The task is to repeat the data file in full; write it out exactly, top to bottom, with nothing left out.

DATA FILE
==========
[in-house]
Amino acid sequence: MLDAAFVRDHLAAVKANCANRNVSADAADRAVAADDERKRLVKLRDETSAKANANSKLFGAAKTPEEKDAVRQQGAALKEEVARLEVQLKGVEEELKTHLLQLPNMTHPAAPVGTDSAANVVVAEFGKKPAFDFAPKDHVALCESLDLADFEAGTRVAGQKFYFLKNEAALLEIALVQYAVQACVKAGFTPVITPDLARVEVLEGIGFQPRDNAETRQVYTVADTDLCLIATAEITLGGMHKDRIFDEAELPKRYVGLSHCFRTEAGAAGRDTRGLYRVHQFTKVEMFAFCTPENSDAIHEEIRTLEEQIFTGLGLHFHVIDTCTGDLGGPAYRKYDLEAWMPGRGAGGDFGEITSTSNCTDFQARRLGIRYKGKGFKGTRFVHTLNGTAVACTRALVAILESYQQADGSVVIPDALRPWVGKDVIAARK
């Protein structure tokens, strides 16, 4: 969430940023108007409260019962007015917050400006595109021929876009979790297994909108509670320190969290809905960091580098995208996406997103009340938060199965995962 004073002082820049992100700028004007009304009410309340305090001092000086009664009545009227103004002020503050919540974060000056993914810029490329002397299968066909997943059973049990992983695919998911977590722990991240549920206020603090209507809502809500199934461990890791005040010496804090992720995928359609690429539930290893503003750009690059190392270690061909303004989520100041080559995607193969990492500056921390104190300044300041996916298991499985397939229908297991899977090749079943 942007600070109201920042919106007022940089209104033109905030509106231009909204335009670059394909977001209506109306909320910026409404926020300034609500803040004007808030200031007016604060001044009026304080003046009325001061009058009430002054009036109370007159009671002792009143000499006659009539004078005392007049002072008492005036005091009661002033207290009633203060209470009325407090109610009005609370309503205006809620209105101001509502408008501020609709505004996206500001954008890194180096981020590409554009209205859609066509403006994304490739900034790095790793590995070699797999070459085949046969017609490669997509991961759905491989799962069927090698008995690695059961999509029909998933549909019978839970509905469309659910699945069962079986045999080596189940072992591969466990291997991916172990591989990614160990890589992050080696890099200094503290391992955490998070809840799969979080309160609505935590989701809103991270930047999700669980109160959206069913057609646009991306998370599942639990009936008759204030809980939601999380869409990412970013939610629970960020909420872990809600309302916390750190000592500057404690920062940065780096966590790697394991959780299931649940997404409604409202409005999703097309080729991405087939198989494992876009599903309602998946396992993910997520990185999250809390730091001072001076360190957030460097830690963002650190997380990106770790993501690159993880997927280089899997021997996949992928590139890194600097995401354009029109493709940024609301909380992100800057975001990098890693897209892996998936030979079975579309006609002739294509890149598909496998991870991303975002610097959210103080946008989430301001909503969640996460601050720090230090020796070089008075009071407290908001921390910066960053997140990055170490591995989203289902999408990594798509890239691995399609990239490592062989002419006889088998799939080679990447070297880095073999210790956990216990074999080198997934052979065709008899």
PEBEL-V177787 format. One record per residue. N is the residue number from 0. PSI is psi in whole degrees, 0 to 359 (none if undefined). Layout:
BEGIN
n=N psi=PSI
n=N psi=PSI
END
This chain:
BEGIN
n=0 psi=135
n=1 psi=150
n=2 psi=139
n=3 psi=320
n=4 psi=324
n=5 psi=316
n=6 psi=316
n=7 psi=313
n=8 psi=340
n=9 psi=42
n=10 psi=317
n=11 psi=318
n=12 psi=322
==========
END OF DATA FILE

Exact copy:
[in-house]
Amino acid sequence: MLDAAFVRDHLAAVKANCANRNVSADAADRAVAADDERKRLVKLRDETSAKANANSKLFGAAKTPEEKDAVRQQGAALKEEVARLEVQLKGVEEELKTHLLQLPNMTHPAAPVGTDSAANVVVAEFGKKPAFDFAPKDHVALCESLDLADFEAGTRVAGQKFYFLKNEAALLEIALVQYAVQACVKAGFTPVITPDLARVEVLEGIGFQPRDNAETRQVYTVADTDLCLIATAEITLGGMHKDRIFDEAELPKRYVGLSHCFRTEAGAAGRDTRGLYRVHQFTKVEMFAFCTPENSDAIHEEIRTLEEQIFTGLGLHFHVIDTCTGDLGGPAYRKYDLEAWMPGRGAGGDFGEITSTSNCTDFQARRLGIRYKGKGFKGTRFVHTLNGTAVACTRALVAILESYQQADGSVVIPDALRPWVGKDVIAARK
């Protein structure tokens, strides 16, 4: 969430940023108007409260019962007015917050400006595109021929876009979790297994909108509670320190969290809905960091580098995208996406997103009340938060199965995962 004073002082820049992100700028004007009304009410309340305090001092000086009664009545009227103004002020503050919540974060000056993914810029490329002397299968066909997943059973049990992983695919998911977590722990991240549920206020603090209507809502809500199934461990890791005040010496804090992720995928359609690429539930290893503003750009690059190392270690061909303004989520100041080559995607193969990492500056921390104190300044300041996916298991499985397939229908297991899977090749079943 942007600070109201920042919106007022940089209104033109905030509106231009909204335009670059394909977001209506109306909320910026409404926020300034609500803040004007808030200031007016604060001044009026304080003046009325001061009058009430002054009036109370007159009671002792009143000499006659009539004078005392007049002072008492005036005091009661002033207290009633203060209470009325407090109610009005609370309503205006809620209105101001509502408008501020609709505004996206500001954008890194180096981020590409554009209205859609066509403006994304490739900034790095790793590995070699797999070459085949046969017609490669997509991961759905491989799962069927090698008995690695059961999509029909998933549909019978839970509905469309659910699945069962079986045999080596189940072992591969466990291997991916172990591989990614160990890589992050080696890099200094503290391992955490998070809840799969979080309160609505935590989701809103991270930047999700669980109160959206069913057609646009991306998370599942639990009936008759204030809980939601999380869409990412970013939610629970960020909420872990809600309302916390750190000592500057404690920062940065780096966590790697394991959780299931649940997404409604409202409005999703097309080729991405087939198989494992876009599903309602998946396992993910997520990185999250809390730091001072001076360190957030460097830690963002650190997380990106770790993501690159993880997927280089899997021997996949992928590139890194600097995401354009029109493709940024609301909380992100800057975001990098890693897209892996998936030979079975579309006609002739294509890149598909496998991870991303975002610097959210103080946008989430301001909503969640996460601050720090230090020796070089008075009071407290908001921390910066960053997140990055170490591995989203289902999408990594798509890239691995399609990239490592062989002419006889088998799939080679990447070297880095073999210790956990216990074999080198997934052979065709008899």
PEBEL-V177787 format. One record per residue. N is the residue number from 0. PSI is psi in whole degrees, 0 to 359 (none if undefined). Layout:
BEGIN
n=N psi=PSI
n=N psi=PSI
END
This chain:
BEGIN
n=0 psi=135
n=1 psi=150
n=2 psi=139
n=3 psi=320
n=4 psi=324
n=5 psi=316
n=6 psi=316
n=7 psi=313
n=8 psi=340
n=9 psi=42
n=10 psi=317
n=11 psi=318
n=12 psi=322